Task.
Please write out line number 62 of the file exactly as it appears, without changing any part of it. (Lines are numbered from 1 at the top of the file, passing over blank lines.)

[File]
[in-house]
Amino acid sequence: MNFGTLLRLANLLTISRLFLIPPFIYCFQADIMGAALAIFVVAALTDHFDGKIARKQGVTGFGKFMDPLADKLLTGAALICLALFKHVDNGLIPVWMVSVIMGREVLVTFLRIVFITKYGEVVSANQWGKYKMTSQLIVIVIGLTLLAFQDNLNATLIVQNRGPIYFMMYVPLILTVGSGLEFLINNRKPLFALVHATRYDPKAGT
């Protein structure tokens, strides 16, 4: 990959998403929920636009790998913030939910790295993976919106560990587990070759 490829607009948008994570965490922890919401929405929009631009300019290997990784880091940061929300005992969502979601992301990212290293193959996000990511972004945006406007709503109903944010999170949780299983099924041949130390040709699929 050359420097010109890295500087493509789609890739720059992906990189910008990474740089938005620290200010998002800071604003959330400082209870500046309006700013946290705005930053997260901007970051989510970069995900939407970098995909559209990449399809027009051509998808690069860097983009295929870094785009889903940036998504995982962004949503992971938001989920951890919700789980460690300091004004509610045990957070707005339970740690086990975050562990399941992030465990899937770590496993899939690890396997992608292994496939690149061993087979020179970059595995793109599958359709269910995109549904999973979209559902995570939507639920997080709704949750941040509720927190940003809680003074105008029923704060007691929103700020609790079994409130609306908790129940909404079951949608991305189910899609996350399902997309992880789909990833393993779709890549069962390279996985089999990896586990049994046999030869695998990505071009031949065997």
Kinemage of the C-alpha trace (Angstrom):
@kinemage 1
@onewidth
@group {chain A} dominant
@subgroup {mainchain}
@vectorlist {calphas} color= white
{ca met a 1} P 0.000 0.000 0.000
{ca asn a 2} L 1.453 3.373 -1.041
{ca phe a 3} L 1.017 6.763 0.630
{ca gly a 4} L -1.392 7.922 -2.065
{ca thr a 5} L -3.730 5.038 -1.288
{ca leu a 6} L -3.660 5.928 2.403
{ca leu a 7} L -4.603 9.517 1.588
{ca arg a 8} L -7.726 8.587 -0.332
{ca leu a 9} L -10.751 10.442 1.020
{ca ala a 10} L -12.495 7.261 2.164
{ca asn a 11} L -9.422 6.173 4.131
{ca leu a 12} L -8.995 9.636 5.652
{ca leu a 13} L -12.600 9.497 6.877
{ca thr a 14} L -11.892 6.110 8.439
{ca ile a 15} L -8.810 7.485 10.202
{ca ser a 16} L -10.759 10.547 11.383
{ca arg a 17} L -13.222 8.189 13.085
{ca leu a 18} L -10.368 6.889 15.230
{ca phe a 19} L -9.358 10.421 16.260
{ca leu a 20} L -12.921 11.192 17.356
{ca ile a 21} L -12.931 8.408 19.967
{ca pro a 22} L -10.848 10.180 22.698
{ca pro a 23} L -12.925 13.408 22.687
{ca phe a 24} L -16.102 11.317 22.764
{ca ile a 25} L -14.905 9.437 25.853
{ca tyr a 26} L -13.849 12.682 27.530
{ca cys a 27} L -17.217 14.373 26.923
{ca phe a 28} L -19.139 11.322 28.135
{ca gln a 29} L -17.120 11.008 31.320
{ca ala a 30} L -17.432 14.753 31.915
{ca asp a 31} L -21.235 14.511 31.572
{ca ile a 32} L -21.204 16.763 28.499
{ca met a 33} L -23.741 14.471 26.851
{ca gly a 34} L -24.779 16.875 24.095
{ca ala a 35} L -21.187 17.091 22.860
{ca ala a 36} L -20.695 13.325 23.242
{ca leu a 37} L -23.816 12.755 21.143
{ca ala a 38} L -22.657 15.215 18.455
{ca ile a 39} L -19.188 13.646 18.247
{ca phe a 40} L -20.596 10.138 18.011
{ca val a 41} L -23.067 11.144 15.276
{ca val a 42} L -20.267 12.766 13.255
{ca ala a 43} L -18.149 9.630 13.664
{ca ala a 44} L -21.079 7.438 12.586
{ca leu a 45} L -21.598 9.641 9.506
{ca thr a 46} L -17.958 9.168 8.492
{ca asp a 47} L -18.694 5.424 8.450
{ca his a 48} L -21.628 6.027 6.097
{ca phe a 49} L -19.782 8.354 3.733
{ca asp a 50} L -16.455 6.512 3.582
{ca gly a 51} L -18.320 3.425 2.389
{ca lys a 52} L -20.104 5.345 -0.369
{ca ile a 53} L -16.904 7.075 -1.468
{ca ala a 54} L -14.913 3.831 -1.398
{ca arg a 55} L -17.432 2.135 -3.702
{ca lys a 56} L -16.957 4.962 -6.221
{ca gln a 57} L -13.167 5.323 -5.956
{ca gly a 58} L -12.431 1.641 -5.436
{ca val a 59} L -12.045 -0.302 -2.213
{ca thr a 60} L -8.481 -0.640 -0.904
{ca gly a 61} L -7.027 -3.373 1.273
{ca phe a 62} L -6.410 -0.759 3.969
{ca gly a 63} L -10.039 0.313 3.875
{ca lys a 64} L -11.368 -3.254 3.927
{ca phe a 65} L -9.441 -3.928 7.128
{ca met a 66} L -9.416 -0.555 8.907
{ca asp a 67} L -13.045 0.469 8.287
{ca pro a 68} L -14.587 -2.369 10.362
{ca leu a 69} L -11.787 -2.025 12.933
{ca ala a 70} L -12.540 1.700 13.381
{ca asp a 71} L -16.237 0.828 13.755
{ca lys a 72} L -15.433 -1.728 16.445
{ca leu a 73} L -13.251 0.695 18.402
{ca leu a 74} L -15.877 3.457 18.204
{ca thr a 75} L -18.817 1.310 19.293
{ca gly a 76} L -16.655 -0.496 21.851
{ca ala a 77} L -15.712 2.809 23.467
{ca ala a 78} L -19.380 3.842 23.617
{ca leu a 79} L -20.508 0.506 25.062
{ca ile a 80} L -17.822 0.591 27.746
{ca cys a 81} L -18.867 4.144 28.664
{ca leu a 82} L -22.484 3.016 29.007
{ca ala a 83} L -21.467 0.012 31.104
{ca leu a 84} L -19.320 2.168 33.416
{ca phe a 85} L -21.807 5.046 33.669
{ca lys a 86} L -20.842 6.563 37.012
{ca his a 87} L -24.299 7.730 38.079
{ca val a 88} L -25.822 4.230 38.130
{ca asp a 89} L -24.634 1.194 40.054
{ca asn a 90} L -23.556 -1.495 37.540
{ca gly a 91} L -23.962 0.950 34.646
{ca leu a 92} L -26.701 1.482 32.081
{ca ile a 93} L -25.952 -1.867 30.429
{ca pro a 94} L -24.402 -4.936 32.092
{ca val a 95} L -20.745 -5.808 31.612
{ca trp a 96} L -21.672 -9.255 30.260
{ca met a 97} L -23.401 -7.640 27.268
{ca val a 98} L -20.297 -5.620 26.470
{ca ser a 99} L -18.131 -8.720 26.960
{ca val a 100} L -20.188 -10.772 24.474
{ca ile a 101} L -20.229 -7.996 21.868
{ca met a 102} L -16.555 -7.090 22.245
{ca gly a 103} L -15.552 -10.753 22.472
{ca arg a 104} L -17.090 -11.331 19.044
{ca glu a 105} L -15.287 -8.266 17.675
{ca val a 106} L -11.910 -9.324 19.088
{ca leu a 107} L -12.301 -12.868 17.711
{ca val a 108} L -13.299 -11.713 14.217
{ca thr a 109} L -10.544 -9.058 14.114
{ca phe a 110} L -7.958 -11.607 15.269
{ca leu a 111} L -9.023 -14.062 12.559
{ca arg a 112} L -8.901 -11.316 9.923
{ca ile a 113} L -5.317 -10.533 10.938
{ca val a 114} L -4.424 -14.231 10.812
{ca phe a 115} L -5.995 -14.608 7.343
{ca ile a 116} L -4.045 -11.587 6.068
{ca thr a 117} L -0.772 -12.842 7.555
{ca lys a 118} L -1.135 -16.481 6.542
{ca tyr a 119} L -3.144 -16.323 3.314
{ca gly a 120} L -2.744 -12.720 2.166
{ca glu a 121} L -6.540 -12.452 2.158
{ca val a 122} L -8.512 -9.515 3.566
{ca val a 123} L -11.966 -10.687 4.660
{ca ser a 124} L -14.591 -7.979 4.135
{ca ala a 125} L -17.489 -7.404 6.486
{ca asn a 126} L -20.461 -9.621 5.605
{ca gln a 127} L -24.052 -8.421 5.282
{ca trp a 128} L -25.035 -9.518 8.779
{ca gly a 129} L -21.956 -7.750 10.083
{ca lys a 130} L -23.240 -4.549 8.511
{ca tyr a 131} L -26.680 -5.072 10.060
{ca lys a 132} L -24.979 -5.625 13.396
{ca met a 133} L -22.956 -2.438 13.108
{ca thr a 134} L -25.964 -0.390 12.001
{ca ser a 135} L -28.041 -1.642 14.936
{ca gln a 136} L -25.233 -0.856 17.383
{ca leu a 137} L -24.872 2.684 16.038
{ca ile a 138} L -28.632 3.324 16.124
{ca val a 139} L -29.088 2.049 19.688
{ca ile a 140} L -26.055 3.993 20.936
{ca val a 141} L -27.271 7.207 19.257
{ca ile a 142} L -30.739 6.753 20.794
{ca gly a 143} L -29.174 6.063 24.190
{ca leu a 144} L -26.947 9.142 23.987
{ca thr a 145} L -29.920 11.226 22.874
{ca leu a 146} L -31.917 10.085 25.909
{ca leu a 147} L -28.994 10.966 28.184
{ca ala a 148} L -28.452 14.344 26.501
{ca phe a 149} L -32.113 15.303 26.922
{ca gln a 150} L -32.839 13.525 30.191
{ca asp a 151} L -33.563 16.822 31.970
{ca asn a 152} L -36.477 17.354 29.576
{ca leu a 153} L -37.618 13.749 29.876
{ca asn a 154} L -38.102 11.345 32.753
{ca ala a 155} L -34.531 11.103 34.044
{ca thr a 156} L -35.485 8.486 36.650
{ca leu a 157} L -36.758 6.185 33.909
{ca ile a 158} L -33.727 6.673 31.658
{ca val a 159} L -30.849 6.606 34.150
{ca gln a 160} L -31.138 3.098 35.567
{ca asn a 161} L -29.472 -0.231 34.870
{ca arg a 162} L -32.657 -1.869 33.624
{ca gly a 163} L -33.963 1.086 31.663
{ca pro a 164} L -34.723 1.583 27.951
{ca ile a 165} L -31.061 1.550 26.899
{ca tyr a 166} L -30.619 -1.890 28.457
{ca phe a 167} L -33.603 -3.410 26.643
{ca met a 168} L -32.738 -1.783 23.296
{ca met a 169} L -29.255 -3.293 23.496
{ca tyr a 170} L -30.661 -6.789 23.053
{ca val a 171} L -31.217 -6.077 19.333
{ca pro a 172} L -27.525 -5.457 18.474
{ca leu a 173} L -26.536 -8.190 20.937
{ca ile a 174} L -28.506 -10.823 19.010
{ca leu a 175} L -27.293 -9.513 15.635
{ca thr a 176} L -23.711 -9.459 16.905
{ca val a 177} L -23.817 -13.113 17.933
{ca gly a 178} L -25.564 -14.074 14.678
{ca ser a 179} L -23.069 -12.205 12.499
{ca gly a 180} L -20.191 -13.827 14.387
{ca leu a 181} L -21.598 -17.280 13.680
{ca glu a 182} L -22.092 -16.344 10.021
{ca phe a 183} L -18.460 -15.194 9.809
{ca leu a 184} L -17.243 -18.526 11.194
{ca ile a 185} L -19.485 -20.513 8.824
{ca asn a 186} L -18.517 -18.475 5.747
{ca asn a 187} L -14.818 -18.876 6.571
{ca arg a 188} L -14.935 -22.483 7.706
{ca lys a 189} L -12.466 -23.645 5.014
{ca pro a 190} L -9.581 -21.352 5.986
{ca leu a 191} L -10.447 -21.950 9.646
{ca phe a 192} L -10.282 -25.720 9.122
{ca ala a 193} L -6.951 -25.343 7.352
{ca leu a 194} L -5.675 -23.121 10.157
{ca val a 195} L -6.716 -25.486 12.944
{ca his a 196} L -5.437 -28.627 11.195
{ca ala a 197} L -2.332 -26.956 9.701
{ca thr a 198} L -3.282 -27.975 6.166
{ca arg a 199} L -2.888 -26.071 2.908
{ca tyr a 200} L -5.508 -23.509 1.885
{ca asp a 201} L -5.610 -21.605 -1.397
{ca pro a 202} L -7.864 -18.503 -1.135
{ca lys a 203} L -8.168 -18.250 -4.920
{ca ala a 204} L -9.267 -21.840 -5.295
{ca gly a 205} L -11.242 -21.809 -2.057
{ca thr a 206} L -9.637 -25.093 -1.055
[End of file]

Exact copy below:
{ca ile a 53} L -16.904 7.075 -1.468